I never thought I’d find myself loving a building site but this one is special.
Gasholder, men in hard hats and yellow jackets, machinery, Victorian warehouse: it must be the new Kings’ Cross development!
In the 19th century, the area around King’s Cross station was a hive of industry with barges bringing goods from the Port of London up the Regent’s Canal for storage in the huge warehouses there, like the Granary Building which stored grain. But by the 1970s, the area had become a wasteland, full of decrepit empty buildings, and notorious for drugs and prostitution.
Not any more. It is being totally transformed and this post is a whistle-stop tour of what’s going on. Grab your hard hats and let me show you round.
Granary Building, facing Granary Square and Regent’s Canal
Usually, redevelopment means the total destruction of whatever was there before and the construction of new buildings built, one feels, to maximize profit and to hell with how it looks and works. This development has a very different feel. Many of the old industrial warehouses have been inventively re-designed for new uses. The modern buildings are unashamedly 21st century but they also respect the historic heritage. The whole place feels friendly and welcoming.
Inside Granary Building, now home to Central St Martin’s School of Art
Inside the Granary Building, the architects have deliberately left traces of the old sheds on the wall. You can see where Shed No. 9’s roof once was and the huge space in front of it now has ping-pong tables for the students. Anyone can play for free; you don’t have to book, just turn up. Bats and balls are supplied.
Ping-pong in progress
Next door is the brand new Canopy Market, a Farmers’ and Craft Market. It opened the very morning I visited. I asked Ted of Ted’s Veg how things were going. ‘Very well,’ he said. ‘It’s a great space.’
Ted’s Veg, Canopy Market
Next door is the House of Illustration, housed in another former warehouse. Note the tall red crane on the left. Cranes are everywhere, together with yellow lifting platforms and dozens of men wearing luminous yellow jackets and hard hats. (At the bottom left you can see the ice cream cart belonging to Ruby Violet’s corner shop, of which more in a moment.)
The House of Illustration (at top) plus view
The House of Illustration is now a small Art Gallery, currently showcasing two children’s book illustrators: an Edward Ardizzone retrospective, and an exhibition of Quentin Blake’s illustrations for Kitty-in -Boots.
Quentin Blake’s ‘Kitty-in-Boots’ poster
I simply couldn’t resist going inside Ruby Violet’s ice cream shop on the corner. Dana, the Events and Sales Manager, told me they are about to launch their winter selection, including delicious hot chocolate. I thought: I’ll be back!’
Ruby Violet’s and Dana
Round the corner, I came to Art House Residential, a housing complex, all glass and balconies. The planting here, and throughout the site, is sustainable and based on wild flowers found in railway sidings; they look after themselves, with the occasional tweak. Railways tunnels run directly underneath, so the garden’s weight is carefully monitored. Every train out of King’s Cross has to go under Regent’s Canal, so trees need special planning permission and their roots have to be shallow.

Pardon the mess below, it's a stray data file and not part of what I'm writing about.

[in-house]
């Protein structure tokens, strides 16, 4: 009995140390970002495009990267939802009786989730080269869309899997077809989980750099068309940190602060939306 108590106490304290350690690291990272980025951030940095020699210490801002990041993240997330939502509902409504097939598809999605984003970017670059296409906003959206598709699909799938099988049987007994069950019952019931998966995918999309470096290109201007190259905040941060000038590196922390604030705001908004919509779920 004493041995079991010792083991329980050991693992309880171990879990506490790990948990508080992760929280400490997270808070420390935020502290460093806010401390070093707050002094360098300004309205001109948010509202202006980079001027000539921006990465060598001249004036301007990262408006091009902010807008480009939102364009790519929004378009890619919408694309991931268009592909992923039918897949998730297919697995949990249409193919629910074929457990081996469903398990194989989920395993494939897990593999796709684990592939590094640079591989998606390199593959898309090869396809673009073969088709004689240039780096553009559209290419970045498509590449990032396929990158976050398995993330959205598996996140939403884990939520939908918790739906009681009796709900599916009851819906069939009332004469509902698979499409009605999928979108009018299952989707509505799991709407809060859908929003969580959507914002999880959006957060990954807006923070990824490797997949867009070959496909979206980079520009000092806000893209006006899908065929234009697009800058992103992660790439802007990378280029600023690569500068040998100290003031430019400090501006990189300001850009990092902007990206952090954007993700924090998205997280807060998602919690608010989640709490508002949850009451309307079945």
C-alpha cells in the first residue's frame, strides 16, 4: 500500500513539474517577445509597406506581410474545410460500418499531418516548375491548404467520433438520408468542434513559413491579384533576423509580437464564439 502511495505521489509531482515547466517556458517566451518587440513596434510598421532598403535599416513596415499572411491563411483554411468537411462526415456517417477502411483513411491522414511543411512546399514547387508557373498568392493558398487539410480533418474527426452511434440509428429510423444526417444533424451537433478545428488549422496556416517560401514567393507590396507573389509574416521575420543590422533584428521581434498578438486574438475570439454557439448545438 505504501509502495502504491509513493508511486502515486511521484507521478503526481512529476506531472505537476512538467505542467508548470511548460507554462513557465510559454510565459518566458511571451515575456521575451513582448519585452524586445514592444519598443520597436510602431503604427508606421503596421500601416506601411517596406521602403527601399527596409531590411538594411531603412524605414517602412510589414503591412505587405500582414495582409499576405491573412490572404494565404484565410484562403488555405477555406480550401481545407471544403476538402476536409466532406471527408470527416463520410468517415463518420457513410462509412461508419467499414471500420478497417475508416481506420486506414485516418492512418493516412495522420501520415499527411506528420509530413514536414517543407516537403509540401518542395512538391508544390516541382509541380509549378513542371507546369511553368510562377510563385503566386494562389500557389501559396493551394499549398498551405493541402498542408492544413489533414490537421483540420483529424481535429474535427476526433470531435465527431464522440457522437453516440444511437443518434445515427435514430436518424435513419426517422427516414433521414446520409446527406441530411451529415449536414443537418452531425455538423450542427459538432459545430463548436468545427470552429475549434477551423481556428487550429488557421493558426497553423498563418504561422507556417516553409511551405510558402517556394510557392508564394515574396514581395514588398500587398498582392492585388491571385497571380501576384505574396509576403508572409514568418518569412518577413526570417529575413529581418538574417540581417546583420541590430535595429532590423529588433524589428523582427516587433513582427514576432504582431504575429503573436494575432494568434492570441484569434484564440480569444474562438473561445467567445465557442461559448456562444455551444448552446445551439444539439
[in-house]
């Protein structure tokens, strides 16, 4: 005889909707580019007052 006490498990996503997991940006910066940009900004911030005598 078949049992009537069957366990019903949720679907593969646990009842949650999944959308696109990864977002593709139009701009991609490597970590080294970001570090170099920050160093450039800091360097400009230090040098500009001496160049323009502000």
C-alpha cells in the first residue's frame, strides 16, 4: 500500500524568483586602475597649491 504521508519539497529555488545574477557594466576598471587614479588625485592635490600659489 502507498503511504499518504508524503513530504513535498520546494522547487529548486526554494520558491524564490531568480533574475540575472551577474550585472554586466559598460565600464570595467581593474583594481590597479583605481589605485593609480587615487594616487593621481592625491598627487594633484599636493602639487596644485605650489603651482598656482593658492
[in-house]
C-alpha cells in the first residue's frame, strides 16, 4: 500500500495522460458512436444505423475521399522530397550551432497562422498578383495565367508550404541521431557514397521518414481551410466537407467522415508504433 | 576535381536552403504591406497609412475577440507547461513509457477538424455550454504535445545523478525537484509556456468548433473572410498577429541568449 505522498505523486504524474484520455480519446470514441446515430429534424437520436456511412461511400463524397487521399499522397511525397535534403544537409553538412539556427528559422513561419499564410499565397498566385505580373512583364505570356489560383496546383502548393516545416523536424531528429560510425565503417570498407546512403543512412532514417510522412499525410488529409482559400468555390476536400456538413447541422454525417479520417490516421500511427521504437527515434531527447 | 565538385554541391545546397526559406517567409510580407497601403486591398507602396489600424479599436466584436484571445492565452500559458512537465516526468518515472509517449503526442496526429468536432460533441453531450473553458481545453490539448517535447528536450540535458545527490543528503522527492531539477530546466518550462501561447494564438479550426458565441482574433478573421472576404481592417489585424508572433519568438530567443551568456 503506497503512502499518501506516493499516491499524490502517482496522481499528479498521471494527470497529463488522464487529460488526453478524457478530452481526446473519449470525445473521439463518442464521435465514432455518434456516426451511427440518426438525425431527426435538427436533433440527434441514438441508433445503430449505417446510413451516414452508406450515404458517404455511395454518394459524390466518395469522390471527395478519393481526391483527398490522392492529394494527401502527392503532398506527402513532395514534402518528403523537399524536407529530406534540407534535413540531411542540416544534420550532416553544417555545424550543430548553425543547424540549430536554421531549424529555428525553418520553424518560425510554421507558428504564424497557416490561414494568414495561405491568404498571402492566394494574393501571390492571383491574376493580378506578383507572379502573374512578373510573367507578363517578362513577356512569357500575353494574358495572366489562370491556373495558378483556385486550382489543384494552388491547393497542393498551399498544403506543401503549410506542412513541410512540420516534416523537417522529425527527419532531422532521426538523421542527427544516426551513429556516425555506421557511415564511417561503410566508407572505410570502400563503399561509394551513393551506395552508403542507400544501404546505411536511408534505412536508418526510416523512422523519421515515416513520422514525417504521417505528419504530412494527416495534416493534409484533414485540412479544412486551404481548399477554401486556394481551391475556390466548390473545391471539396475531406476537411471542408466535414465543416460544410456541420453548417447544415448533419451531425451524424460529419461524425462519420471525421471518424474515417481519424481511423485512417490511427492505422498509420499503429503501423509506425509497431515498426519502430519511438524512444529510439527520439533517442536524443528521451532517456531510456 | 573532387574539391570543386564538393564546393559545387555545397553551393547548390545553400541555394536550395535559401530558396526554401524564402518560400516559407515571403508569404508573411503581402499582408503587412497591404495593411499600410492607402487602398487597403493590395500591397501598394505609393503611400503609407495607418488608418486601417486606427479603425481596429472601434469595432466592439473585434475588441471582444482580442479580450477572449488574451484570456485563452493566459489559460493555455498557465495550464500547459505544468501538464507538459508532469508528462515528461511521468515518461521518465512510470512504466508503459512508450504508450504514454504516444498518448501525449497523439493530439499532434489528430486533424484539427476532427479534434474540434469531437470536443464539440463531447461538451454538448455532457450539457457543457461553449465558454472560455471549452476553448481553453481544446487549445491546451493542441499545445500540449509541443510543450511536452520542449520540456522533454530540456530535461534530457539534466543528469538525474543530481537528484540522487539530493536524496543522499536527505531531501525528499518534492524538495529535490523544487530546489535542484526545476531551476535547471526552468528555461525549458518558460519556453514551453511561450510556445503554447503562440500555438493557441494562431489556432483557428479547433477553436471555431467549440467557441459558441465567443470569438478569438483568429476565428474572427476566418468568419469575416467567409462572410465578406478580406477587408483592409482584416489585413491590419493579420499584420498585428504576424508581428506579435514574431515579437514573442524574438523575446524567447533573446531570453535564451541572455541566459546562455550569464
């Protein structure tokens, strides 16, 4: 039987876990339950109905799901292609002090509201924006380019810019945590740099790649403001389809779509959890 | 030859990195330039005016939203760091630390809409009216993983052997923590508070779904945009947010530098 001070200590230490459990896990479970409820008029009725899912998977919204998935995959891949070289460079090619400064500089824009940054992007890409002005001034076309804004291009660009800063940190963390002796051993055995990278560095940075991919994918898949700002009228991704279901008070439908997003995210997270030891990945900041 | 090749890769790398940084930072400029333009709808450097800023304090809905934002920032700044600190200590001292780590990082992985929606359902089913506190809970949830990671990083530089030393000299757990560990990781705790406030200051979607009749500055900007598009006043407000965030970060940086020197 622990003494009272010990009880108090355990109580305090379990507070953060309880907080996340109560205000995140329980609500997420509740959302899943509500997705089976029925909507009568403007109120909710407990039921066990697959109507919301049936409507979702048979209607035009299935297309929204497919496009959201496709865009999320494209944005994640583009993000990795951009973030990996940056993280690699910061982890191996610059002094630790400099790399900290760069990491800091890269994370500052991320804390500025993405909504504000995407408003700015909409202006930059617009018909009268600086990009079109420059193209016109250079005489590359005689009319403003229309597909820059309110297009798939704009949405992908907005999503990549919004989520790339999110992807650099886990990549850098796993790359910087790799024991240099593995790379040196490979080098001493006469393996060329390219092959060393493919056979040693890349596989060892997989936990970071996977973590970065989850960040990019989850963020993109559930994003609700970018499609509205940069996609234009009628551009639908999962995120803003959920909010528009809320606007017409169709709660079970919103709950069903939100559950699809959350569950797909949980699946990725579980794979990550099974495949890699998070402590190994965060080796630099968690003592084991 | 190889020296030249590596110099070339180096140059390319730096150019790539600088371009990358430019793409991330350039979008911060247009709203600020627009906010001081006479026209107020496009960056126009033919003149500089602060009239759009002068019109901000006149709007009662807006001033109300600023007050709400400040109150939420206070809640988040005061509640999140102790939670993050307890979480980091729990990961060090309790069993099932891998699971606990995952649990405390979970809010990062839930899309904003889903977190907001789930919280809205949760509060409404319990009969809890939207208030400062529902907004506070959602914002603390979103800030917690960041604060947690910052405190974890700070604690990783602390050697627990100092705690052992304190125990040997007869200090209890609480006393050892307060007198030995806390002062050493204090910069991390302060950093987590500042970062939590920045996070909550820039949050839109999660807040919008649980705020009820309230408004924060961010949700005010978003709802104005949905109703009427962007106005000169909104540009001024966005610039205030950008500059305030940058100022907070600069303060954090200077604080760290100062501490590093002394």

Art House Residential; note cranes on left
I walked up through Lewis Cubitt Park, noting that the plants are in special raised up beds.
Acanthus and small tree tucked away in a corner
Beyond the flats there is a children’s playground and the Skip Garden, full of flowers, planted and maintained by local school children. When the builders want to move in, the skips are simply lifted up and moved to another location.
The Skip Garden
Behind the Skip Garden is a temporary viewing tower. Looking south and west you see how many building projects are going on simultaneously. Look north and you can just spot the Eurostar railway tunnel coming from St Pancras. I managed to get a photo of the Gatwick Express as it shot through.
Turning into Handyside Street, parallel to Granary Square, the Educational Centre tower block is flanked by a number of impressively tall cranes moving scaffolding about. The two men perched half way up the outside look like mini Bob the builders. Respect, guys!
The Education Centre under construction
Turning left – and avoiding the dumper trucks, which are everywhere – you come to Stable Street, once home to dozens of horses who hauled goods from the canal barges to the warehouses. The Visitor Centre here does regular tours of the King’s Cross site.
The Visitor Centre, Stable Street
The most astonishing transformation of all is what’s happened to the gasholders, once an impressive sight along Goods Way. They were dismantled carefully, sent to Birmingham to be restored, and then returned to new homes. Gasholder 8 now has a small park inside it. And very impressive it looks with the gasholder itself acting as a sort of Greek peristyle surrounding a saucer-shaped grassy space. It allows you to look closely at the wonderful details of the original gasholder.
Gasholder 8: detail of the base
Three of the large gasholders, which are cleverly linked, are having stylish blocks of flats built inside them. The photograph shows the buildings in progress with the enormous cranes towering above them.
Gasholders becoming flats
As well as all this, there are restaurants, cafés, bars, an Everyman Cinema, the Platform Theatre, specialist shops, a Waitrose, the Barnes School for Deaf Children. (Next year’s musician in residence will be the drummer, Dame Evelyn Glennie.) There are ten new parks and squares, sports facilities and a library. What’s more, it’s car free. I’ve only managed to touch on a few of the most interesting buildings. It’s a small part of what’s already here; and there’s much more to come.
Photos by Elizabeth Hawksley
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